// Functor F<A> where A = string
const nameOrder: Ord.Ord<string> = Ord.ordString;
// Functor F<B> where B = Person
const personOrder: Ord.Ord<Person> = pipe(nameOrd, Ord.contramap(getName));

const people: Person[] = [
  { name: "Alice", age: 30 },
  { name: "Bob", age: 25 },
  { name: "Charlie", age: 40 },

console.log(people.sort(; // Sort by name

In this example, we first define the getName function that takes a person and returns his name (string). We than have the nameOrder which is of type of Ord<string> (F<A> where A = Name(string)). If we apply the contramap function of the Ord class to the nameOrd we get the personOrder which is of type of Ord<Person> (F<B> where B = Person). Voila! We just reversed the direction!

Do functors solve the general problem of composition 🤔?

The answer is unfortunately No. When we use functors, we can combine an effectful program f with a pure program g, but g must only take one argument. However, if g takes two or more arguments, we encounter a problem. We don’t know how to compose them. To handle this situation, we require a more advanced abstraction in functional programming known as applicative functors, which we will explore in the next chapter.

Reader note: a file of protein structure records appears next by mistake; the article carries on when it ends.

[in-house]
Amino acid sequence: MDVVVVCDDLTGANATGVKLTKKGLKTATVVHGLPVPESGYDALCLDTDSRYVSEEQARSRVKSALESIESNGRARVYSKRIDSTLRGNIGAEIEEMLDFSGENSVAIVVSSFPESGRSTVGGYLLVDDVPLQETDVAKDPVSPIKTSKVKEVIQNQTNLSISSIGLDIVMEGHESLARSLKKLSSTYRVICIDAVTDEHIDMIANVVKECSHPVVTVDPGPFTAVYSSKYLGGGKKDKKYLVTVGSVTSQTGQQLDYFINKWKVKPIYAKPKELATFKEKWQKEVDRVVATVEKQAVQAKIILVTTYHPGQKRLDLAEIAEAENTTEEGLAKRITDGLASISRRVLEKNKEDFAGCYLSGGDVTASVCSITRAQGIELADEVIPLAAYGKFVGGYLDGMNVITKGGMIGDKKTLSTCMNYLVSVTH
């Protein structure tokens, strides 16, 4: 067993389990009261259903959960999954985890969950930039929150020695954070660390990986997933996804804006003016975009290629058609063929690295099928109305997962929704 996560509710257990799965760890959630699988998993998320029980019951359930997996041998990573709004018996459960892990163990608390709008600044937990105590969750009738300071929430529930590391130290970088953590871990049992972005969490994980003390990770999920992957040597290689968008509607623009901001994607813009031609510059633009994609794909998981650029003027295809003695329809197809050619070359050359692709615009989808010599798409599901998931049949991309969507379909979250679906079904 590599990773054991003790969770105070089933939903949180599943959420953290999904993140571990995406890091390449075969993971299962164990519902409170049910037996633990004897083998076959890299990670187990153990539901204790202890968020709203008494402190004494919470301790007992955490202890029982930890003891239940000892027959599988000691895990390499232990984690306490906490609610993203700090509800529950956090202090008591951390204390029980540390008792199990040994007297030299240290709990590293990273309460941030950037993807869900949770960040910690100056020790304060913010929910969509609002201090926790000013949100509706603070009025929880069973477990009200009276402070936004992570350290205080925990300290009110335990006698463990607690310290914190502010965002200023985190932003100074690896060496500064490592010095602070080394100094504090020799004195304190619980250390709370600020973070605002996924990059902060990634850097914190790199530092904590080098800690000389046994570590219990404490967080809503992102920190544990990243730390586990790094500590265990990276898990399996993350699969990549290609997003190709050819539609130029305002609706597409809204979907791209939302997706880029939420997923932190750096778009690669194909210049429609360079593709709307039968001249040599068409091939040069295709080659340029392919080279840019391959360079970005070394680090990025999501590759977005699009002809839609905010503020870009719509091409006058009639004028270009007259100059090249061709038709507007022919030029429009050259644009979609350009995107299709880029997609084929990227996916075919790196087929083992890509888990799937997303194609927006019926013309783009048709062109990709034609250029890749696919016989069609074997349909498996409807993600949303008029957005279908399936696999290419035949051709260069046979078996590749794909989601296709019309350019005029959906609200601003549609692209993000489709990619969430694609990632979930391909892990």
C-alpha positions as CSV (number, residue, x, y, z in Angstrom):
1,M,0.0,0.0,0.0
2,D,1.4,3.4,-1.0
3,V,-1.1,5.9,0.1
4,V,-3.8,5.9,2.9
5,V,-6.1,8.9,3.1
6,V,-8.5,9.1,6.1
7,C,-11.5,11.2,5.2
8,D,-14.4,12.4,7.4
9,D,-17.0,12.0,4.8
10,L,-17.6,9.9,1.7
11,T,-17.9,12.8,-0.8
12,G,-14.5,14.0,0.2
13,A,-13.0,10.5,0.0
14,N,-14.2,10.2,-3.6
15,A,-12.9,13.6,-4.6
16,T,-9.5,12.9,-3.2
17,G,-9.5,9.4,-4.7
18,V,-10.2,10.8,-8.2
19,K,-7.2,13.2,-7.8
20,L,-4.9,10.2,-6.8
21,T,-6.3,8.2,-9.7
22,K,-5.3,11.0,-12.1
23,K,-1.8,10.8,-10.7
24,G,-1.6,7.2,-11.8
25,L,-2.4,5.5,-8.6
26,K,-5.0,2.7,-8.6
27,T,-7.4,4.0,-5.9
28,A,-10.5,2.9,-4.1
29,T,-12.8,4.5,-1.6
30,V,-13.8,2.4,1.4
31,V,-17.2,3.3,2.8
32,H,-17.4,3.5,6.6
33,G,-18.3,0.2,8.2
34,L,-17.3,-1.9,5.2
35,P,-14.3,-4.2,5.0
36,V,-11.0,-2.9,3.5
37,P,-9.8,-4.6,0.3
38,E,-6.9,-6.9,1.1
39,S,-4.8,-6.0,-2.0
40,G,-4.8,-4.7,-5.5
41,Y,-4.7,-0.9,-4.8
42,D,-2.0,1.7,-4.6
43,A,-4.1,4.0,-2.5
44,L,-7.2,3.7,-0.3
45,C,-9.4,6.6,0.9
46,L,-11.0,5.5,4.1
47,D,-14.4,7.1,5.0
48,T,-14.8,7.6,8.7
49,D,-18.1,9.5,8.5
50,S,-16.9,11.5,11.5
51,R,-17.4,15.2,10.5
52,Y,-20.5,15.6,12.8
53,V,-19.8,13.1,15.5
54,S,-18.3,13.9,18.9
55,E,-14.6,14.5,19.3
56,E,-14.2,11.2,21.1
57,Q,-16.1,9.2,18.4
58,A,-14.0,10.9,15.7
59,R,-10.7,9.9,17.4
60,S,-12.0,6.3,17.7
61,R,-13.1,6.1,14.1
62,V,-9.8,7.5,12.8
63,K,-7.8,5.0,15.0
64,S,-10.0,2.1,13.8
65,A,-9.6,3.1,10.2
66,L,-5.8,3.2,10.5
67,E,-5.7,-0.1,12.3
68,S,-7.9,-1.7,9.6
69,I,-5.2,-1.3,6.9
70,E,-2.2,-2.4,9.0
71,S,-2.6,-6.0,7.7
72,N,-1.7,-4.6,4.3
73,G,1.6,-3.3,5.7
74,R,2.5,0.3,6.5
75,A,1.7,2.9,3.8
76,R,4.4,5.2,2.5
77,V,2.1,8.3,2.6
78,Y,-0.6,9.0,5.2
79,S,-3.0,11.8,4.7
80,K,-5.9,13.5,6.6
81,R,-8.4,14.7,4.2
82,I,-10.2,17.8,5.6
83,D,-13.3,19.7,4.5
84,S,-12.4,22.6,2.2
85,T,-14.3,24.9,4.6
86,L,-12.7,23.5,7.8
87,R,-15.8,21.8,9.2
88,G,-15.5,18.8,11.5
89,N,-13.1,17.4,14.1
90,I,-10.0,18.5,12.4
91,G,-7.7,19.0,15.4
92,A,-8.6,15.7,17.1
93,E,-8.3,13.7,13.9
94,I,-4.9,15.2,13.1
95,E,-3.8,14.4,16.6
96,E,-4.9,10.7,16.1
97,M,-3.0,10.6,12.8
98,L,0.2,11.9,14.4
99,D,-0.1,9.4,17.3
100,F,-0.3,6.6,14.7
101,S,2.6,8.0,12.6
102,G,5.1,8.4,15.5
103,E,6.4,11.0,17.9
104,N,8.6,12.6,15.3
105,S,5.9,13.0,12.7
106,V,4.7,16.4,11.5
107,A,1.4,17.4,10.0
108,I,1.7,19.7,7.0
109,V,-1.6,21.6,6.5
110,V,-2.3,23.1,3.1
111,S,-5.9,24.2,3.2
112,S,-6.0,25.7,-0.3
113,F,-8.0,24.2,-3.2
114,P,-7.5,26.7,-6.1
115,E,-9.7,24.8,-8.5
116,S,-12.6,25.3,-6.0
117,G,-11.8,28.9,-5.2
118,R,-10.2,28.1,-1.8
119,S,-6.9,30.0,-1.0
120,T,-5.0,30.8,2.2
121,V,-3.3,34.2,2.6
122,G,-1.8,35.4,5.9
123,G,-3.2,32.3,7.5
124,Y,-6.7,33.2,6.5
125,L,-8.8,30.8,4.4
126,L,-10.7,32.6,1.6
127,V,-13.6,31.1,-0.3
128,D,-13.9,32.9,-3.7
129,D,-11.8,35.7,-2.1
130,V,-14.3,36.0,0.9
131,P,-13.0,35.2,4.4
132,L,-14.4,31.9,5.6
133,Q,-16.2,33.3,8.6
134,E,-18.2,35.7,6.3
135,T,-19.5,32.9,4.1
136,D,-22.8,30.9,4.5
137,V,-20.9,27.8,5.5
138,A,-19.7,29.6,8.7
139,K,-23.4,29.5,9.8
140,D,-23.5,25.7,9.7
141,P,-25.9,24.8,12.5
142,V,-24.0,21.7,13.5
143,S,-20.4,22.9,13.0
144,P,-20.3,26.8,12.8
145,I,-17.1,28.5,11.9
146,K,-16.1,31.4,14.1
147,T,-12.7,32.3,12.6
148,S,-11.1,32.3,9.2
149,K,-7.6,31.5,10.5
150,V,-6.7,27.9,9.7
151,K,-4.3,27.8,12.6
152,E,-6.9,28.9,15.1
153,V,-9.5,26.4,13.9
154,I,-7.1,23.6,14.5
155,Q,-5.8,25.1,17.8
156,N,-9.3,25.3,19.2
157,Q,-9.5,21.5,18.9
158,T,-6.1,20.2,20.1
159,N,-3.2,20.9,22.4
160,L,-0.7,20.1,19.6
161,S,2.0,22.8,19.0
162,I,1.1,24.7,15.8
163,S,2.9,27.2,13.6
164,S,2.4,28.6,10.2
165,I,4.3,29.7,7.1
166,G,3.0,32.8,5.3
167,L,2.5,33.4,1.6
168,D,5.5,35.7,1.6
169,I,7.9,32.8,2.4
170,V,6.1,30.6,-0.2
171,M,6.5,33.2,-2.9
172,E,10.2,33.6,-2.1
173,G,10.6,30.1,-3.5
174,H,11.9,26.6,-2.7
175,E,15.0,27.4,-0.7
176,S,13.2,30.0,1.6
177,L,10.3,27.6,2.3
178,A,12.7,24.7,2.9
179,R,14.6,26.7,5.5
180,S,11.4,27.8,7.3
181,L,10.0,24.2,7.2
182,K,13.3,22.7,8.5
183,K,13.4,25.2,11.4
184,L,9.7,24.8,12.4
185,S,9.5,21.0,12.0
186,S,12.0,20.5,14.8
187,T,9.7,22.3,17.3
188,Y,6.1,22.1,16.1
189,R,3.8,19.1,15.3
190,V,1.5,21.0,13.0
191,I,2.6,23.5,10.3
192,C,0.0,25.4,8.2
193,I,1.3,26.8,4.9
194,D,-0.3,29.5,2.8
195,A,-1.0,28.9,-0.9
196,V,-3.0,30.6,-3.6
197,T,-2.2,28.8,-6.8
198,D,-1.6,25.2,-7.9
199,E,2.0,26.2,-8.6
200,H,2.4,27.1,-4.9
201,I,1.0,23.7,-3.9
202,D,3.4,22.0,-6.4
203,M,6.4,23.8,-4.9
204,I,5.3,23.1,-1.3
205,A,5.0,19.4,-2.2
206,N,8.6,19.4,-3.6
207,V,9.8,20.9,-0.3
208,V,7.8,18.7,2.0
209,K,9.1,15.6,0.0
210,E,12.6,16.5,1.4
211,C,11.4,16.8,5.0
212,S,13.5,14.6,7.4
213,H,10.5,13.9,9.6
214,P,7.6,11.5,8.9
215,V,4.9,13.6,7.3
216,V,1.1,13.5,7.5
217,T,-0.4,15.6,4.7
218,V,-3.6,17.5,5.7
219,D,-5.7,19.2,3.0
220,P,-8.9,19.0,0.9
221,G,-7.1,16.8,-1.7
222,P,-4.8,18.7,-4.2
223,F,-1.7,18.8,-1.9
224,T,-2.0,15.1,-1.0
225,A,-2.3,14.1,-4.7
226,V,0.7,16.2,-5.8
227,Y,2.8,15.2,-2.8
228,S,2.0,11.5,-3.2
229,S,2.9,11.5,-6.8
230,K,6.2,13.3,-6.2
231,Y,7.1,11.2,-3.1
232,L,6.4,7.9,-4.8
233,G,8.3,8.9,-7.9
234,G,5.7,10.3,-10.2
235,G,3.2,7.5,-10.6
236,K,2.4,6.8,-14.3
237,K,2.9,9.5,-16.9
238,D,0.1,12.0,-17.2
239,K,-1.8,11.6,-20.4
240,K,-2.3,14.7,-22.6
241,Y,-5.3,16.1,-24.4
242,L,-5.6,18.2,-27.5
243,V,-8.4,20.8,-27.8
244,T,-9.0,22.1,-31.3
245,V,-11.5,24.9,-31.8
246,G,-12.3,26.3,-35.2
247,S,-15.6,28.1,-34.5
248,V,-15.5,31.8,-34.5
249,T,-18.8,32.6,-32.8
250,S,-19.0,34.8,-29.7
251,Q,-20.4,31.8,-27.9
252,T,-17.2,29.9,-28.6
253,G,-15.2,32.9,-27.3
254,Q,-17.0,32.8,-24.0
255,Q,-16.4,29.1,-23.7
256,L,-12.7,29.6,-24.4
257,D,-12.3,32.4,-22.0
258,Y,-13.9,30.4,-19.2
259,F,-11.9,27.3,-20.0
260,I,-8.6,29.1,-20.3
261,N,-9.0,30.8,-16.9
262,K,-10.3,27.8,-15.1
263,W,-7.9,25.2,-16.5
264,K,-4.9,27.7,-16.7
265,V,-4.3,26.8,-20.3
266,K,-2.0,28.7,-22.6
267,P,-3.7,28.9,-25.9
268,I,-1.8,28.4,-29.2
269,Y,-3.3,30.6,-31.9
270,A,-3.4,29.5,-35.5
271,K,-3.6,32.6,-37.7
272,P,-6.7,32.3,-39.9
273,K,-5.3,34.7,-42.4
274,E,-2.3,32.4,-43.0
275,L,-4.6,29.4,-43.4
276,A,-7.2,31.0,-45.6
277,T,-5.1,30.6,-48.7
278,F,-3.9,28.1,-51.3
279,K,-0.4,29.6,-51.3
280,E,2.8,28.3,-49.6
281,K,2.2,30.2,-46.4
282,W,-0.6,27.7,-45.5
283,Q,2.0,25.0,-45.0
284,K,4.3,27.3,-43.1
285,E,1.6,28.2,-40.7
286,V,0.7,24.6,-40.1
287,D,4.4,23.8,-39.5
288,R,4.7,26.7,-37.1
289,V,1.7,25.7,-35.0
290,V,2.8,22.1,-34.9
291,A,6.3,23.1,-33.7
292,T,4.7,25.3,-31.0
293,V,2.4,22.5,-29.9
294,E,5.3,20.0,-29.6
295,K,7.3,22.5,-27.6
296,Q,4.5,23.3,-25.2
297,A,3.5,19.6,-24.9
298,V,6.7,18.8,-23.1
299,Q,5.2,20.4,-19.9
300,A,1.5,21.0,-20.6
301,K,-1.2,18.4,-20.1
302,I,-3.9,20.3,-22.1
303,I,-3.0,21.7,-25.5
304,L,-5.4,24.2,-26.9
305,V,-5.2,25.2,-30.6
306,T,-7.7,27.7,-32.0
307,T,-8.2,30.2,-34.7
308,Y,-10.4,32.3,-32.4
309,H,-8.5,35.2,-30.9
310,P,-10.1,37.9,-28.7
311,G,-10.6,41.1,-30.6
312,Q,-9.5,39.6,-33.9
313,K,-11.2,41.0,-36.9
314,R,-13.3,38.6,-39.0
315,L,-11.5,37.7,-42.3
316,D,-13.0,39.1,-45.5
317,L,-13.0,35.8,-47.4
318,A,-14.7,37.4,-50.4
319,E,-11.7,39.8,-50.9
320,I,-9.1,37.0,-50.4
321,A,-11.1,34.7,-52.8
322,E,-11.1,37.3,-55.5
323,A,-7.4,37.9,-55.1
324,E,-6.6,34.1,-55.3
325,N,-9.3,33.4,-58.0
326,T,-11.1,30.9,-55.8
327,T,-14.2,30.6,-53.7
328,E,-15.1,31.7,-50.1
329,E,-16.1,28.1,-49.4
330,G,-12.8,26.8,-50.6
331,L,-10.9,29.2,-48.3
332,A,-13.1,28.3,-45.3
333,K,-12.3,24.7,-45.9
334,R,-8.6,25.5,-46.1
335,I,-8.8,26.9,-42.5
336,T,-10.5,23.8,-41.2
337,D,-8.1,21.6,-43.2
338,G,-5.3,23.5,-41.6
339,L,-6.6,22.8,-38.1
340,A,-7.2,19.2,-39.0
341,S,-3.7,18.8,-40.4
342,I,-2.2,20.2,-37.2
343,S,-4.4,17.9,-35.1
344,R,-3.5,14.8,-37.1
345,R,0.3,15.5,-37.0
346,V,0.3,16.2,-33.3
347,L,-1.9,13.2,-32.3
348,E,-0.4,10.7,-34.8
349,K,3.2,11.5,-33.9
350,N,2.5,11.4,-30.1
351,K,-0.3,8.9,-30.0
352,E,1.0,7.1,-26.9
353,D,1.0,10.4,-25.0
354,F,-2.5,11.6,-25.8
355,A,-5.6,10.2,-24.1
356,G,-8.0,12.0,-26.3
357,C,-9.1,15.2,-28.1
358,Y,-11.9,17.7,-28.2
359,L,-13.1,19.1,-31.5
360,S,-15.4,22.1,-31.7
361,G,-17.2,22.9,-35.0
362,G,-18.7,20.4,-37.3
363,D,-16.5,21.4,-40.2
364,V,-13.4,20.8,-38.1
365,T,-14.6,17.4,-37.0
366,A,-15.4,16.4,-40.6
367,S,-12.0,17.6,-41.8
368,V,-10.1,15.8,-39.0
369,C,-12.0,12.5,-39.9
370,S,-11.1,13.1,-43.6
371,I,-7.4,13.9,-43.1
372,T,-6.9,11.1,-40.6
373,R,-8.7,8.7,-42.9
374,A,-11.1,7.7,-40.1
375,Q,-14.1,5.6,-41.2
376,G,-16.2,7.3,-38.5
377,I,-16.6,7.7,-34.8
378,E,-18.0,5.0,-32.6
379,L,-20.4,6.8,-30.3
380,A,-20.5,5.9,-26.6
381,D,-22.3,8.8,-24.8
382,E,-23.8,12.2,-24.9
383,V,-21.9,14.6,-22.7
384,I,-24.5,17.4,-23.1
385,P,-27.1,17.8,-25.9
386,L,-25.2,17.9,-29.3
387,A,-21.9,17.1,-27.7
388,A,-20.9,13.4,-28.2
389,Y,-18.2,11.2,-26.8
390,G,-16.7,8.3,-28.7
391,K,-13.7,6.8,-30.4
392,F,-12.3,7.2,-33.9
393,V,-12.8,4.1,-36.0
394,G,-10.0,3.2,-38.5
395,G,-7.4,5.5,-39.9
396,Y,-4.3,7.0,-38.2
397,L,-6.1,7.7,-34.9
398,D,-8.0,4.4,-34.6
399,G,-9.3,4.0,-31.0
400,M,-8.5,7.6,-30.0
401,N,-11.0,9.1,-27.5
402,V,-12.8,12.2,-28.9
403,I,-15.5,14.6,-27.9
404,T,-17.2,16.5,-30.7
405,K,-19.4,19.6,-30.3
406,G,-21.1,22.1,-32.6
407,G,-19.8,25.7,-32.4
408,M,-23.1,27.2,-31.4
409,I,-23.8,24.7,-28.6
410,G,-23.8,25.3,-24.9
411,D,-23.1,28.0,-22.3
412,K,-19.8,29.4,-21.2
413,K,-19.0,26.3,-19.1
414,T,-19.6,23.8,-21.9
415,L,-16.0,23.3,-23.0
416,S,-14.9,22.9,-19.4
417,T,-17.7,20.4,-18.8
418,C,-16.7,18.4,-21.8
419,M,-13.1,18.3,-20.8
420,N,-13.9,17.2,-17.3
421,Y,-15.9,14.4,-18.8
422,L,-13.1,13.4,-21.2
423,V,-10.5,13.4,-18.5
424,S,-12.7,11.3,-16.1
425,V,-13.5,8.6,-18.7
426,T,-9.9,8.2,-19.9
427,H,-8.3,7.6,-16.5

In this article we explained why functors are important in the composition of morphisms or functions in software engineering and how they can be used to map between categories and transform objects and morphisms. We also provided a mathematical definition of a functor and its properties and given examples to illustrate how they work.

In the upcoming article, we will delve deeper into the world of functional programming by exploring applicative functors. You will learn how these powerful abstractions can address the issue of composing an effectful program with a pure program that takes more than one argument.

So, don’t miss out and stay tuned for our next installment!